Our MD Adrian is often asked how he manages to create such a great culture here at Blueleaf and how he keeps the team motivated. Here's a few insights into how he's grown and developed Blueleaf from working alone in the back bedroom of his home, into a multi-skilled, loyal, award-winning team of over twenty based in a smart new HQ. It's been written many times, but people are the most important part in a business, so why is it that so many companies brush over this crucial part?  As an owner of a Digital Agency the predominate focus for me is making sure we get the right people on board, we look after them and that we all focus on the company road map. So how do we do it here at Blueleaf?

 1 – Know where you are heading

When you go on holiday, you know where you are going, what time you are leaving, what is needed and who to involve. With business, we need even more clarity yet so few have it.  A map is essential, but what does it entail? At Blueleaf, we have created a vision of what the future will look like and therefore it was easier to create a map of how to get there. As MD of the business, and Captain of the ship so to speak,  my role is to guide the team and steer in the right direction, ensuring that when we are knocked off course we ALL know the way to correct the steering.  The captaincy is driven by our primary question -“What would the best Digital Agency in the world do right now?” This is a mantra, self policed by all and written in huge letters on the wall as a visual reminder. It’s a statement that drives all of our actions towards doing the best we can.

2 – What’s my primary question?

Once clarity within the business is achieved, it's then possible to spend time with each of the team individually to ensure they know where they fit within the big picture.  It can be pinned down to an individual's primary question such as “What would the best Creative Director in the world do right now?” and each person in their role can answer this with their own thoughts.  Since this was introduced at Blueleaf, standards have risen, accountability has increased and ultimately the business has ramped up significantly.  This is because each of the team members know what they are doing to make a difference in the overall objective of the business.

3 - Gaining new team members

Now we have a plan and a team of people on board championing the cause, we now need to recruit more team members. Over the years we have tested various routes for recruiting the right people and we find that this one works the best for us - in its simplest form, because we care about the person that we are meeting, we aim to figure them out so we can see if the role we have is suitable for them.  There is a big shift in thinking here, which makes a world of difference.  It’s not about having a role to fill with someone; instead it’s finding out what the person really wants and if the role we have is right for them.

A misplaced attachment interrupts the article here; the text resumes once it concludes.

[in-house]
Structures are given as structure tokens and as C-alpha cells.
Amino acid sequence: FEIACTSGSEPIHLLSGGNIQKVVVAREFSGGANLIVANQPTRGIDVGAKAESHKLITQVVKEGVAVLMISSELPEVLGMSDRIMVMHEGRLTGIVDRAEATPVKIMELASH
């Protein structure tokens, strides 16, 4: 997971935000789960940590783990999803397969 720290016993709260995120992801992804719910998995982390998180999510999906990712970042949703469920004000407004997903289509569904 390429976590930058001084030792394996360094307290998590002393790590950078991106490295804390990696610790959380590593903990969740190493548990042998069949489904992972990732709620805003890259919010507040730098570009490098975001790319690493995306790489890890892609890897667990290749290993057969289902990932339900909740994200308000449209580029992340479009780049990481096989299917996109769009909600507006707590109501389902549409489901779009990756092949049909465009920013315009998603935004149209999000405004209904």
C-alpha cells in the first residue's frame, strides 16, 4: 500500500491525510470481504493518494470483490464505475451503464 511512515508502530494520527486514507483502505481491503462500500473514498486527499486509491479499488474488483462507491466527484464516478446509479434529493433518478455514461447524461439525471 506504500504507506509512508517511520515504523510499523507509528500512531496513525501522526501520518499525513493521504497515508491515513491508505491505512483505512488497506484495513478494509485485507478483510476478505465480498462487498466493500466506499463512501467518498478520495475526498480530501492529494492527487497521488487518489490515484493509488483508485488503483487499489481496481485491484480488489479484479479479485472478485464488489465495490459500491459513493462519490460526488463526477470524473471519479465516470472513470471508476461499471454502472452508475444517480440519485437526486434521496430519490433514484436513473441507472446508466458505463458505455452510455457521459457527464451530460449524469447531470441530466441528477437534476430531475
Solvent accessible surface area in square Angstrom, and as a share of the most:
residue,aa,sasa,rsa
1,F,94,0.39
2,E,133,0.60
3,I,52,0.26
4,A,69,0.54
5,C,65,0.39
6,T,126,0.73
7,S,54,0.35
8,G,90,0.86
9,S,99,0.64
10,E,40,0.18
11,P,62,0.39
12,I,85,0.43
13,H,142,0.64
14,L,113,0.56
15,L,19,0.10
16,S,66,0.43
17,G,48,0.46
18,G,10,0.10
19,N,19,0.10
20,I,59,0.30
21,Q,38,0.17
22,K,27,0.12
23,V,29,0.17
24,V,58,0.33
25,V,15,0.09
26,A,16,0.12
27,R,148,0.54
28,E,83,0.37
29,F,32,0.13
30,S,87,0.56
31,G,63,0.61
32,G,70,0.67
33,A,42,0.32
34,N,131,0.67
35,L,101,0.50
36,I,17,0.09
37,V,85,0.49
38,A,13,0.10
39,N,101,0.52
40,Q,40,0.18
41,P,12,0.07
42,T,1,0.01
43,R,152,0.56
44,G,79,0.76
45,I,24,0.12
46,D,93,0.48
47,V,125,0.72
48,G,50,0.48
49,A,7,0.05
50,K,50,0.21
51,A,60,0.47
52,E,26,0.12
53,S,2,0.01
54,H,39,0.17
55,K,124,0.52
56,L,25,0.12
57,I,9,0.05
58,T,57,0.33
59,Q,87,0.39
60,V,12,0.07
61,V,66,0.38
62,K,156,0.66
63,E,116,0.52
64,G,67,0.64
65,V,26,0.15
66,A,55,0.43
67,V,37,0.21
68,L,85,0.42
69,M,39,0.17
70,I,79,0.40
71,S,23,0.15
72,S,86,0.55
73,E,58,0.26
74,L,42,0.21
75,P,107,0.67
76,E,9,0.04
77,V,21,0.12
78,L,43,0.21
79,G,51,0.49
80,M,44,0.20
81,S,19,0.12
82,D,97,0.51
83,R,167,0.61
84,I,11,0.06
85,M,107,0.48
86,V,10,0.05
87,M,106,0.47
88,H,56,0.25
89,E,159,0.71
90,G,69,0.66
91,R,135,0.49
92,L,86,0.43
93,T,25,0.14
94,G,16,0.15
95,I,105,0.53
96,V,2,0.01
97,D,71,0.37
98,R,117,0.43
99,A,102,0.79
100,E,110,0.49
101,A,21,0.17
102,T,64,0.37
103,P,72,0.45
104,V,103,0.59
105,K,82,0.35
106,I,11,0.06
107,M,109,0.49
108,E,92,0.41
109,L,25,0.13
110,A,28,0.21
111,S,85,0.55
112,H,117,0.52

4 – Do I know my team?

Do you really, really know your team?  Where are they most passionate, and what is it about? Is it work-related or is this a different personality than when they are doing something else?  How do you know if they are not feeling quite right, if you don’t know them?  I spend time every single week with some of the team. It isn’t just the heads of department, it can be any team member.

At the start of the year, we spent time meeting with each person and asked them to share their 3 words that they plan to focus on for the year.  By gaining an insight into the 3 words, it was then my role to listen to what their rules are for the words.  Do they make it hard to achieve success or easy?   For instance if they say 'Focus' is a key word for the year and their rule is that they must stay focused all day, is this easy to achieve or hard?  Of course it's hard, and therefore likely to bring about a feeling of failure – even on day one.

So here’s the cool thing.  The team get to write their own rules….the rules of what they want to achieve.  If it’s 'Focus', then why not have a rule which is “Every time I focus on one project at a time, I feel great" or  “Every time I switch email off and focus I achieve more.”   These simple rules allow the individual to succeed, many times in a day and therefore start to feel great about themselves, which in turn generates better outcomes for all.  The 3 words of each individual are highly visible in our office so that everyone can help and support each other along the way.

What are your three words, and more importantly, what are your rules linked around achieving success on multiple occasions every day?

It's focusing on things like this that Adrian believes have led Blueleaf to achieving Investors in People Gold Standard (only 1% of businesses awarded IIP achieve this level) and Employer of the Year in the 2011 Cheshire Business Awards.